3.5 out of 5 3.5
Parkers overall rating: 3.5 out of 5 3.5

About to be replaced, but still highly appealing

Volvo V60 (10-18) - rated 3.5 out of 5
Enlarge 80 photos

At a glance

New price £21,075 - £53,325
Used price £2,750 - £32,915
Used monthly cost From £69 per month
Fuel economy
Not tested to latest standards
View pre-2017 economy specs
Road tax cost £0 - £585
Insurance group 16 - 44 How much is it to insure?


  • Appealing exterior styling
  • Flexible boot space
  • A wide range of engines
  • Excellent safety equipment


  • One of the smallest boots in the sector
  • Vague steering and average handling
  • Build quality lacks ultimate ruggedness
  • Most rivals simply do it better

Volvo V60 rivals

Written by Christofer Lloyd, Finance Editor on

Volvo V60 summary

The long-lived first-generation Volvo V60 arrived in in 2010, and set the Swedish company on a new design direction that led to the increasingly plush XC60 and XC90 off-roaders and the V90 and S90 saloon and estate duo

This small five-door estate sits in an interesting part of the market, as it's not commodious, like a traditional family wagon. It's not really a standard hatchback, either – more of a vaguely upmarket halfway house between the two – unlike the V60 to follow, a far more practical prospect.

With that in mind, we could see this V60 on the same shopping list as the Volkswagen Golf Estate, larger models like the Audi A4 Avant, BMW 3 Series Touring and VW Passat Estate, or equally alongside smaller, premium-badged rivals, such as the Audi A3 Sportback, or Mercedes-Benz A-Class

Volvo V60: the Swedish take on German premium

So, the Volvo V60 is stylish and highly appealing for anyone that doesn't want to pick a mainstream German car. Due to its age, you'll see the quirks inside – some of which are more grating than others – such as the multi-button dashboard and dated media system.

Volvo V60 estate dashboard

Still, you can't say it doesn't look good. And Volvo is great at choosing the right trim materials and colours, lending this car a classy look. The instruments are a little on the baffling side, looking cluttered and cheaply styled – a shame, given that the rest looks so premium. 

The Volvo S60 saloon forms the basis of the V60 but the sports wagon is a better looking car. But it's appeal isn't merely aesthetic – there's the added advantage of a tailgate at the rear, even if it opens to reveal a boot that's more hatchback than estate sized.

Volvo V60 with petrol, diesel and plug-in hybrid power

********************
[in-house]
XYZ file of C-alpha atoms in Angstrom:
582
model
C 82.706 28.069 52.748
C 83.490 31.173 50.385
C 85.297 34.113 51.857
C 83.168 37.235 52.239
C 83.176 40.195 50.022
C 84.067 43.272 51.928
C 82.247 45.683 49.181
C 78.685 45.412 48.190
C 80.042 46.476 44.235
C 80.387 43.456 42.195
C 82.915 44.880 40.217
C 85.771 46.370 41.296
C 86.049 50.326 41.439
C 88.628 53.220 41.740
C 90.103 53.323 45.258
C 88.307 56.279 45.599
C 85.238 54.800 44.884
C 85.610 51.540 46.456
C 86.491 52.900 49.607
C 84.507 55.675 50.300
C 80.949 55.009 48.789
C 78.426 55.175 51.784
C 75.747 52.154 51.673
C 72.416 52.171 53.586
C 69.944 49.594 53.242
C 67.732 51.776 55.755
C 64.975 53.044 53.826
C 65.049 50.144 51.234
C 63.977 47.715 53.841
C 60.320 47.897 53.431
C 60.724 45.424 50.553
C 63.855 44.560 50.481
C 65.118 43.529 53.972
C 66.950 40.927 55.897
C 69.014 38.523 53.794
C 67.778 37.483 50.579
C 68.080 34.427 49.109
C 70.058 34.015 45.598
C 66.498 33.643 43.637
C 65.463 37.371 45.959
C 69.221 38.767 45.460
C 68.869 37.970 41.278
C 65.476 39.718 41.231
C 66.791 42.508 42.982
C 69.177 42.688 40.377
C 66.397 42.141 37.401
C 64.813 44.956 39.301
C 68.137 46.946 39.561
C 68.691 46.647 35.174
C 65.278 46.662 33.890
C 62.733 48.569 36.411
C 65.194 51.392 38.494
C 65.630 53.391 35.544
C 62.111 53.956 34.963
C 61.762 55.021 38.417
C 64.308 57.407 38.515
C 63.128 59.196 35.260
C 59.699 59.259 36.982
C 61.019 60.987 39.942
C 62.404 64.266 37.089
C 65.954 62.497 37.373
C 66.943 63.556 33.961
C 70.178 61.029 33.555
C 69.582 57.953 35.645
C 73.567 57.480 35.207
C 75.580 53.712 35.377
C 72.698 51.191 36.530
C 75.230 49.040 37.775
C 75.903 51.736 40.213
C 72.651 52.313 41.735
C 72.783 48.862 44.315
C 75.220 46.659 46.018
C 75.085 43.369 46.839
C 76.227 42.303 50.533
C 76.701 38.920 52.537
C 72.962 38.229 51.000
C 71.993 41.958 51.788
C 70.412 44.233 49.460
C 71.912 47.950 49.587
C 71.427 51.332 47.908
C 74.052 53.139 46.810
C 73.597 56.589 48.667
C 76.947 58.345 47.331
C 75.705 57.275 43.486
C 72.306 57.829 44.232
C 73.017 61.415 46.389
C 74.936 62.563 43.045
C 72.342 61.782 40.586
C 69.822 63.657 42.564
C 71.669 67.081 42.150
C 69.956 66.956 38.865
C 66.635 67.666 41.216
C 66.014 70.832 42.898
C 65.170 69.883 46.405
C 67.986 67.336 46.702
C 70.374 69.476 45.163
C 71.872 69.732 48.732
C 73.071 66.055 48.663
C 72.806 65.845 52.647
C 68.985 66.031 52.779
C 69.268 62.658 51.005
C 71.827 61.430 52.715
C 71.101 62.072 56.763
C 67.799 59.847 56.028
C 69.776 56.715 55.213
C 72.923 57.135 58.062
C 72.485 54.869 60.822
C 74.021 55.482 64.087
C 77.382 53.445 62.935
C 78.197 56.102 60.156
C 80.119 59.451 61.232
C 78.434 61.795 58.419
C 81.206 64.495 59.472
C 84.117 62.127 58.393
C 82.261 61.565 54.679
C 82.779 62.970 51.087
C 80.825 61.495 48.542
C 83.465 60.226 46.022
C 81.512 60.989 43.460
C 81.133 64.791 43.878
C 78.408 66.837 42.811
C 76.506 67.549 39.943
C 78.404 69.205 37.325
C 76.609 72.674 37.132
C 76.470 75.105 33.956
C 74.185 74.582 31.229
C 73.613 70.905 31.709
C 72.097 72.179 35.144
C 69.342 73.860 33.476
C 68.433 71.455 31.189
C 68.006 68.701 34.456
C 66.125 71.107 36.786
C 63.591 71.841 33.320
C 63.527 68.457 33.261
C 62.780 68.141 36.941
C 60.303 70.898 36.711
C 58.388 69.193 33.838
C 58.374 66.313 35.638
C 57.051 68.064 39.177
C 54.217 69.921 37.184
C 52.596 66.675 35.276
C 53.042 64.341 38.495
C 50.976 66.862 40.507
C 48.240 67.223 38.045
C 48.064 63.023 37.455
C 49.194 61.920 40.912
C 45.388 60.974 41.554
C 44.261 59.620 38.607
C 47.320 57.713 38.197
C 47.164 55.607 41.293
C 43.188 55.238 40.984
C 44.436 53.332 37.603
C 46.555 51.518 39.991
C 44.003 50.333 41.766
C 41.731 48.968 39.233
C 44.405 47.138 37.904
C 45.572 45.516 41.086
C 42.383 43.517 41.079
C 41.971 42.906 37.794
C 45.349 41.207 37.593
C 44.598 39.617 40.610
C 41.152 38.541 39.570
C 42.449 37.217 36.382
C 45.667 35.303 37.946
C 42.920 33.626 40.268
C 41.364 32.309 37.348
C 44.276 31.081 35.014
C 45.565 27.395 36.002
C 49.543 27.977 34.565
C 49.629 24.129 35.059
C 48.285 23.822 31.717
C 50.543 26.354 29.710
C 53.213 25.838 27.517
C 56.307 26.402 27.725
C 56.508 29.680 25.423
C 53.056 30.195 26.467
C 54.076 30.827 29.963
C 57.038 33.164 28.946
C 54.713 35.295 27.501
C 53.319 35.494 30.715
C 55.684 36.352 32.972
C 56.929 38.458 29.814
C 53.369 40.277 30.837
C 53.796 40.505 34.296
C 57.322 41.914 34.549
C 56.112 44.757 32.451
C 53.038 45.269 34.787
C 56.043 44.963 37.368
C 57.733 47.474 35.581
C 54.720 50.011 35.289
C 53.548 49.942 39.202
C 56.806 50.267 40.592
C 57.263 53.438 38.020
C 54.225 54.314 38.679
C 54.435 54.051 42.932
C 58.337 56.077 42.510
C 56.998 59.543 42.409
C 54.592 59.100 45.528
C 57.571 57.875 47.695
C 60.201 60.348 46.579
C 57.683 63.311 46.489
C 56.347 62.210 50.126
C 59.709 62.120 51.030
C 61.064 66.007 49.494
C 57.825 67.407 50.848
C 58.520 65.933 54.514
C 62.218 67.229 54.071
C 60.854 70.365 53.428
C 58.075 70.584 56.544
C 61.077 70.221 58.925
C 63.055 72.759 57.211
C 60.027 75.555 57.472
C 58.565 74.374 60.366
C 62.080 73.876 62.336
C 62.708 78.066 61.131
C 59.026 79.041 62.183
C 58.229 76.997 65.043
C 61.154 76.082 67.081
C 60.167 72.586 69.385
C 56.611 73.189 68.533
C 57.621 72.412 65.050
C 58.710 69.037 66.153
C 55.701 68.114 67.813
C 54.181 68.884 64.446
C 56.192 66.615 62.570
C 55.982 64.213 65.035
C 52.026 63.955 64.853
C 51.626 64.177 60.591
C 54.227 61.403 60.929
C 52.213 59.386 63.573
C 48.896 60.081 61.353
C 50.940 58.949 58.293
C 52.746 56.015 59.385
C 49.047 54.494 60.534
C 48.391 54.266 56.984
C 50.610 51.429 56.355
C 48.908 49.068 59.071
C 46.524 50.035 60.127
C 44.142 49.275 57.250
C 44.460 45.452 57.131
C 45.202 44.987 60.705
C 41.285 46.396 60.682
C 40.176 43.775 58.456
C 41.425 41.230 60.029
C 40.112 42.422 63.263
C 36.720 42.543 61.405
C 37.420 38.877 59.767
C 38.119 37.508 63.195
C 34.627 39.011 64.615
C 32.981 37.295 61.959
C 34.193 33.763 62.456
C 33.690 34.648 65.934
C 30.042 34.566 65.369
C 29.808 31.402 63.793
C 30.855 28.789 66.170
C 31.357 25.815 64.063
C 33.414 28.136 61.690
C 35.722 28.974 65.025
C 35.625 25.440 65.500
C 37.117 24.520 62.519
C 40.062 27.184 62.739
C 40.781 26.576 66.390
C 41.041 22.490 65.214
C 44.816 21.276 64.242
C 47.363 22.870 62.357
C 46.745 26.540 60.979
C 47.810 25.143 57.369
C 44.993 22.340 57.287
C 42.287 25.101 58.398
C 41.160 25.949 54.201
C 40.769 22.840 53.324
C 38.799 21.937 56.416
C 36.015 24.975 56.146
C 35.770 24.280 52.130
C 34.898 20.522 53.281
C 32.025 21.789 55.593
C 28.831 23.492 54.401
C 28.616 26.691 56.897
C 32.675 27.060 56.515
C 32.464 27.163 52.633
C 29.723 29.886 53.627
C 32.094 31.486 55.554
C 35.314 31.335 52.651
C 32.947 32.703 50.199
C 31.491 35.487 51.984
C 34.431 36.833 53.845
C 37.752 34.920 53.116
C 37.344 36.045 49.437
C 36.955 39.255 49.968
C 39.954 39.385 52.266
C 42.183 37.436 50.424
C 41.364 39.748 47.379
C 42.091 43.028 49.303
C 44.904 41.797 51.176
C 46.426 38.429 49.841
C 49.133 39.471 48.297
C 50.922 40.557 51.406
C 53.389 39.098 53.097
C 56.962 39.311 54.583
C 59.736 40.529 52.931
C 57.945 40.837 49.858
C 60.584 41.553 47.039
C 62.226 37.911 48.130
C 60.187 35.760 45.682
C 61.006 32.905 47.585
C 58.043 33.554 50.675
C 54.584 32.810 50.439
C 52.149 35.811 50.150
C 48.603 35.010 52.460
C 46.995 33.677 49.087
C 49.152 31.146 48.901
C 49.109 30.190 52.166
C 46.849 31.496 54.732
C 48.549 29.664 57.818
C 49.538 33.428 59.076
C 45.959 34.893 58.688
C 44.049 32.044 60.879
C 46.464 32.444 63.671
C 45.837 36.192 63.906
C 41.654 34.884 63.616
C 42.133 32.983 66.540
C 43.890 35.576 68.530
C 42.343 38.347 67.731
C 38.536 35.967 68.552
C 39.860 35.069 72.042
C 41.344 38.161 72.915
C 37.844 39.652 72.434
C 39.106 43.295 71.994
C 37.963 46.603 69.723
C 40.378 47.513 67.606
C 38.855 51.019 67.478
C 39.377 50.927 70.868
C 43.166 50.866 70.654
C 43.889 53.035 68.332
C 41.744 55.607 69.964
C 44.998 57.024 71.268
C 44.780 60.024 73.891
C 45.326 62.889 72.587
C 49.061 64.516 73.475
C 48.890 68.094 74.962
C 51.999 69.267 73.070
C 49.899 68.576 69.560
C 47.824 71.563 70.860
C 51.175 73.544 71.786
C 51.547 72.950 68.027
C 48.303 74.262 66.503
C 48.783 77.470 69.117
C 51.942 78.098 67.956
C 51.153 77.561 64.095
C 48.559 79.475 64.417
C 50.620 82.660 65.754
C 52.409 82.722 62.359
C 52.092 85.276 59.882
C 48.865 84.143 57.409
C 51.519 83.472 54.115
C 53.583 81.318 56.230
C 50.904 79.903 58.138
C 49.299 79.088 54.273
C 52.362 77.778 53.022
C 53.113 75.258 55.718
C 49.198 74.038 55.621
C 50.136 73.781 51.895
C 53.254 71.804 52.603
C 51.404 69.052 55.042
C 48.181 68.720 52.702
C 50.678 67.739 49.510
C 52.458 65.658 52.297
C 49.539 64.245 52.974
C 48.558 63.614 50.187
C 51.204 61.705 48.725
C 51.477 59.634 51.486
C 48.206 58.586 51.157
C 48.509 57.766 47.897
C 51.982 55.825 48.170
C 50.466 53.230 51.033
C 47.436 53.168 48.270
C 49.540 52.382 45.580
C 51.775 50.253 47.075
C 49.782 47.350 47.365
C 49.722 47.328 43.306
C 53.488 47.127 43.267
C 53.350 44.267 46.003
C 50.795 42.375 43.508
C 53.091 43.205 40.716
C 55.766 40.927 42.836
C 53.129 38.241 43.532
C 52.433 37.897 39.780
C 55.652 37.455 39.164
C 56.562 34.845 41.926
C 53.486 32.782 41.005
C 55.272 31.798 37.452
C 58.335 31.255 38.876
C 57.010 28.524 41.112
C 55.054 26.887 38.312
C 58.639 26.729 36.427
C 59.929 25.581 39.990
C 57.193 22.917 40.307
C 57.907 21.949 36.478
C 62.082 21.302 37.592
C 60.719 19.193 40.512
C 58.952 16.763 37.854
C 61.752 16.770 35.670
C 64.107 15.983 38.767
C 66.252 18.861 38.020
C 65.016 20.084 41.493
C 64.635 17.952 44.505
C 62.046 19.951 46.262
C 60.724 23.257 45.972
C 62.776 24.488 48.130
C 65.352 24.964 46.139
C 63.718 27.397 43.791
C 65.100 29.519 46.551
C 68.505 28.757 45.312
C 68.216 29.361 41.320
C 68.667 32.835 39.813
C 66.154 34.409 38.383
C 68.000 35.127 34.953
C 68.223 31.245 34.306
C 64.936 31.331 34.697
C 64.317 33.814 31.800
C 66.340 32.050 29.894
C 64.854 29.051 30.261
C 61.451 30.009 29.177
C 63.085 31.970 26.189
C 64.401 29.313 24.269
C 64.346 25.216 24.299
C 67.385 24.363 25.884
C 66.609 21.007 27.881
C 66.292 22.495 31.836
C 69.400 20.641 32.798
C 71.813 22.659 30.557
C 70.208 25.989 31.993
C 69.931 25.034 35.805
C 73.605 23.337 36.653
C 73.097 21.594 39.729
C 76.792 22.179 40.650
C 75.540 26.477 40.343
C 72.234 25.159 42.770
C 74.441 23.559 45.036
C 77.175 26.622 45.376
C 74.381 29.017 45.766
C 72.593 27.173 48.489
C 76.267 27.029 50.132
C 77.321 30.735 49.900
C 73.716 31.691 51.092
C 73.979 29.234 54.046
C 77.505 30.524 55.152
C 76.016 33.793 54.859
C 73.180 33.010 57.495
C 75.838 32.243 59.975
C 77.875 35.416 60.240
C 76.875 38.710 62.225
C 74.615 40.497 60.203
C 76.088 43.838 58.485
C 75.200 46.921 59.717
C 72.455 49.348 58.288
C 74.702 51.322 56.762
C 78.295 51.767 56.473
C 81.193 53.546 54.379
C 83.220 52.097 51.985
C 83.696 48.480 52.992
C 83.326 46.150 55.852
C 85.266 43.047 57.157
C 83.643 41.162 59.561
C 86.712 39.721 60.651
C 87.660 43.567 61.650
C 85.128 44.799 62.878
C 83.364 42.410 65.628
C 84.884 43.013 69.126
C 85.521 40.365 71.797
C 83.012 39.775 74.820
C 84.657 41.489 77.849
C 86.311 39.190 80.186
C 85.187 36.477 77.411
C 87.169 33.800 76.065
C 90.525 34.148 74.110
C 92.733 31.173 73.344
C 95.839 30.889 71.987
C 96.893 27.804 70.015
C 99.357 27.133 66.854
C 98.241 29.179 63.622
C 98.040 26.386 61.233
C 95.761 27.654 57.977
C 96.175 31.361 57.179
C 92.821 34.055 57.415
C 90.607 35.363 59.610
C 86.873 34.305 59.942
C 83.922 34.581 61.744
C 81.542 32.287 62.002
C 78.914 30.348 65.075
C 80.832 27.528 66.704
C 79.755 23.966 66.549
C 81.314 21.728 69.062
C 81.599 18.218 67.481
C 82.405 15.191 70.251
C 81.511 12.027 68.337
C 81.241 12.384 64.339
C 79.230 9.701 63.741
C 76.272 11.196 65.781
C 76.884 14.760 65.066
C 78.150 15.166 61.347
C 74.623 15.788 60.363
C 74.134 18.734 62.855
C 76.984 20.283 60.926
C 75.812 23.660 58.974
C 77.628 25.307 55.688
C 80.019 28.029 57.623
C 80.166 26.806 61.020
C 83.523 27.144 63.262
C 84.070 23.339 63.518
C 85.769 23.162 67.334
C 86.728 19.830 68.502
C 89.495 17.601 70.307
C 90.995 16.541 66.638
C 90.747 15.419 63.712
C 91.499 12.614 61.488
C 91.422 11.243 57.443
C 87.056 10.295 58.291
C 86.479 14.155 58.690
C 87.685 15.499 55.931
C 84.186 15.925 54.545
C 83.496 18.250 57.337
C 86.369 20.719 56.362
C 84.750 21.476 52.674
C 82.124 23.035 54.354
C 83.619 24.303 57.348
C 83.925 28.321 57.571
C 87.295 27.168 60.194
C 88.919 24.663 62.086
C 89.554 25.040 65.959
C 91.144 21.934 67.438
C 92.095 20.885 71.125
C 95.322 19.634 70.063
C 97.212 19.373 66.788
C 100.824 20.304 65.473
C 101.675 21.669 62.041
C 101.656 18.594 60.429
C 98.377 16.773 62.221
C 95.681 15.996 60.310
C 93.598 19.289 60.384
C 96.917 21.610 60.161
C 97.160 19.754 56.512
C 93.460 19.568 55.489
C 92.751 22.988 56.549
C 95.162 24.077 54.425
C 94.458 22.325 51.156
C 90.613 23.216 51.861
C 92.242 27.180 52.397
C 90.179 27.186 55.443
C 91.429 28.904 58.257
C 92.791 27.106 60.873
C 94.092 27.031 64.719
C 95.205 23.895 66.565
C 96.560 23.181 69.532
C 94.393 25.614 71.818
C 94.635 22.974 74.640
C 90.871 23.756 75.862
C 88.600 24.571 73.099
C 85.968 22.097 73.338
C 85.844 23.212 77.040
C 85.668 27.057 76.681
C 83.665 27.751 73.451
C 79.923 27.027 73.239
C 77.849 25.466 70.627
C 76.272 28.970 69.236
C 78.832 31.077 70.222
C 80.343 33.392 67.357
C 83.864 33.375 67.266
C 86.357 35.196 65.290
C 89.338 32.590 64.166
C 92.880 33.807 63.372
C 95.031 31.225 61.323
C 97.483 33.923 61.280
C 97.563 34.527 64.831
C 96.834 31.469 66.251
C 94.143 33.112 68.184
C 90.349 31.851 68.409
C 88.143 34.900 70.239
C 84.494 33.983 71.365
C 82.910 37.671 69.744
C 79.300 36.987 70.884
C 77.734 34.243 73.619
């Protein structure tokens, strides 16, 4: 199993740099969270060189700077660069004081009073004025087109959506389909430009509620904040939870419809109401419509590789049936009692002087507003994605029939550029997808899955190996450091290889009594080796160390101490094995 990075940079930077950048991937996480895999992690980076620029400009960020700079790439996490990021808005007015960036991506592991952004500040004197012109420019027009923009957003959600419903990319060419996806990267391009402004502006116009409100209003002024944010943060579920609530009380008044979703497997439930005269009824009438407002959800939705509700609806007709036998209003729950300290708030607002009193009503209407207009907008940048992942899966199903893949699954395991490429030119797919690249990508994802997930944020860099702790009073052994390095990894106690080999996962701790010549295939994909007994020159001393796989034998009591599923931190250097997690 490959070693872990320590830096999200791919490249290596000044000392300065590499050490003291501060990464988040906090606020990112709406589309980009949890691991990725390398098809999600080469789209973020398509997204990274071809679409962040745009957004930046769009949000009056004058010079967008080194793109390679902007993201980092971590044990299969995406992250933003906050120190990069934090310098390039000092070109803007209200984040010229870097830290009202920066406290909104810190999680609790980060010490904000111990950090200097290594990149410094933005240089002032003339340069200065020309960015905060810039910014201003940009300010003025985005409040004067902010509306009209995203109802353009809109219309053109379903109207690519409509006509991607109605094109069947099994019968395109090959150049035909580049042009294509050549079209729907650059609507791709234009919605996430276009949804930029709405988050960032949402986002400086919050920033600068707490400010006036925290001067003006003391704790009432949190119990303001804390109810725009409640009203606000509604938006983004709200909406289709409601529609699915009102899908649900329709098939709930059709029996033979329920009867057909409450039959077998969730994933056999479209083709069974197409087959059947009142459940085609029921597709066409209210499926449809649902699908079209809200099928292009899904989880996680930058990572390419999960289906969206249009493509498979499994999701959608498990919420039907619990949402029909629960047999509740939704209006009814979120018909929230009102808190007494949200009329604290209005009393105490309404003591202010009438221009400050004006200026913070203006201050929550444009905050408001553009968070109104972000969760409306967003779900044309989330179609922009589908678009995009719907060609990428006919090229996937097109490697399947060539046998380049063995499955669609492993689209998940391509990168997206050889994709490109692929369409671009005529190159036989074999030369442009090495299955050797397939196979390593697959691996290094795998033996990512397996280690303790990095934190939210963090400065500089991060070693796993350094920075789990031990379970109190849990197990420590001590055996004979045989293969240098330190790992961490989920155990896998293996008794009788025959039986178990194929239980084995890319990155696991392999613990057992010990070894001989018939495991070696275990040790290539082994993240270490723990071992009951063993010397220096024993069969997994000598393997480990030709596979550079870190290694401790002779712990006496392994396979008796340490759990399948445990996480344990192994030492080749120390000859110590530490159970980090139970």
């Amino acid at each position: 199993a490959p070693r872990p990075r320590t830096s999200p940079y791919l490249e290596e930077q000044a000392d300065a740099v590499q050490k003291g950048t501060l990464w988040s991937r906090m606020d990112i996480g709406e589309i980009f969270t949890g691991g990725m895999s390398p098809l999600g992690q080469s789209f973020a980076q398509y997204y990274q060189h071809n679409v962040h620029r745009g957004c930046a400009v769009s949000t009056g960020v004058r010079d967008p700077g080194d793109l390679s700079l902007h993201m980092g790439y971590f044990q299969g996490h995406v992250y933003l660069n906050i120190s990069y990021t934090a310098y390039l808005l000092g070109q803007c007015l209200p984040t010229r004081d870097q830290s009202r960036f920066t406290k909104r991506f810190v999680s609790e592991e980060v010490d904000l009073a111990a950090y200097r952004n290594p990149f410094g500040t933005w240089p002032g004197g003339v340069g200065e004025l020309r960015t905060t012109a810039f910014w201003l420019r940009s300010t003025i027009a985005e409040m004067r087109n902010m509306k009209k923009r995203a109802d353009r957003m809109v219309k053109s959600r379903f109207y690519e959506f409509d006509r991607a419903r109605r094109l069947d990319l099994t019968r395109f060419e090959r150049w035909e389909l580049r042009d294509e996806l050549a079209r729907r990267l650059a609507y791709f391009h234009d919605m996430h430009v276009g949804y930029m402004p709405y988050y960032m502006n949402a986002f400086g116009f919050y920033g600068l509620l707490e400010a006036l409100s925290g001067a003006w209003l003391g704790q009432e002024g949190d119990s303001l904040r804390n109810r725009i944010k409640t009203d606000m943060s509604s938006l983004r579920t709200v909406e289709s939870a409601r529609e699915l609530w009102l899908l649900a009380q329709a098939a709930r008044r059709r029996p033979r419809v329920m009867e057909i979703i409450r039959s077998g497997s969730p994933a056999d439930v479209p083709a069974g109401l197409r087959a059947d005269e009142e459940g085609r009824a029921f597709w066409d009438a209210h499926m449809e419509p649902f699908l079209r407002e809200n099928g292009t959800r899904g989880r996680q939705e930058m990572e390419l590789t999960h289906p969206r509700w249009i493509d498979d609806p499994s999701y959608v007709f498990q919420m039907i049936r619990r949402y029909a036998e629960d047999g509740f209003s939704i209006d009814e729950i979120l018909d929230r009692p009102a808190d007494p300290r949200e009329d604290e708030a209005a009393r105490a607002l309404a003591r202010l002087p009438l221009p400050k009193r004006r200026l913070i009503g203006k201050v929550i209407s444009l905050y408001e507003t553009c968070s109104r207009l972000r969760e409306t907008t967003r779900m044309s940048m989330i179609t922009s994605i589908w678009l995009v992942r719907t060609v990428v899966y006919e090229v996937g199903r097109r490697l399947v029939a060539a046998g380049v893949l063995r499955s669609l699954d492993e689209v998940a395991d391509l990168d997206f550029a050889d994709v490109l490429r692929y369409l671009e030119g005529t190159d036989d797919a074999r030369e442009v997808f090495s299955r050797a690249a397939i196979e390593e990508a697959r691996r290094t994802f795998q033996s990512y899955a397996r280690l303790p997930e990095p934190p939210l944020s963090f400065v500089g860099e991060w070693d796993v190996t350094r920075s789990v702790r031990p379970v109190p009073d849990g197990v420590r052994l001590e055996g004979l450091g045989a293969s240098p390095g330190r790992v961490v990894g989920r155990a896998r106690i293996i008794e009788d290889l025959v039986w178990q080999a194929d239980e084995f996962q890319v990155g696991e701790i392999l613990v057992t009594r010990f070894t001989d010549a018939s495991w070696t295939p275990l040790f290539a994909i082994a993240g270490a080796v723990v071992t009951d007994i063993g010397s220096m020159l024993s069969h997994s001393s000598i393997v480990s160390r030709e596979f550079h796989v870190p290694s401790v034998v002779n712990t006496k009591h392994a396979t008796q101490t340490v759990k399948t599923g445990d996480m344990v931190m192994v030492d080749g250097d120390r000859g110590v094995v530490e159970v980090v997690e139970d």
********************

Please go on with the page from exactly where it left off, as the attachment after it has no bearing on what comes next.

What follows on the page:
Like its German rivals, you can't argue at the V60's sheer range of power units. The petrol choice is a tad limited in its scope, starting with the 2.0-litre turbocharged petrol, boasting 150hp (T3). You can also get that same engine in T4 (180hp), T5 (240hp) and T6 (310hp) forms. There's also the Polestar, which we'll come to later.

Diesel buyers get the choice of a 2.0-litre engine, offered in 115hp (D2), 150hp (D3), 180hp (D4) and 210hp (D5) incarnations – all of which are reasonably refined. The D5 has to be the most appealing thanks to its prodigious performance.

You can also buy your V60 in Twin Engine hybrid form – and there are two options here. These cars are based on the charismatic old 2.4-litre five-cylinder diesel, which ends up making them far more enjoyable to drive than they have any right to be. These are expensive to buy outright, but deals are numerous. You get a choice of 163hp and 220hp versions.

Don't forget the Volvo V60 Polestar

This is the second iteration of the V60 Polestar. The first one was a charismatic six-cylinder offering, which was as flawed as it was fun. This was replaced in 2016 by a downsized 2.0-litre version.

Volvo V60 Polestar estate

Don't think for a moment that it's downsized in performance. The 2.0-litre Polestar packs a turbocharger and supercharger, with hybrid assistance to produce an impressive 370hp. It's a low-key looking Q-car, which will appeal to those who want BMW M3-style performance without attracting the same attention.

The 2016 version came with a new eight-speed automatic transmission, 20-inch alloys, a recalibrated four-wheel-drive system, and revised steering. But sheer brute acceleration is what this car is all about – 0-62mph is dispatched in 4.4 seconds.

Handling is similarly upgraded, thanks to Ohlins dampers, and some careful fine-tuning of the four-wheel drive system. In practice it's a point and shoot kind of car – and very different to the front-wheel drive cars it's based on.

Volvo V60 rivals

Other Volvo V60 (2010 - 2018) models: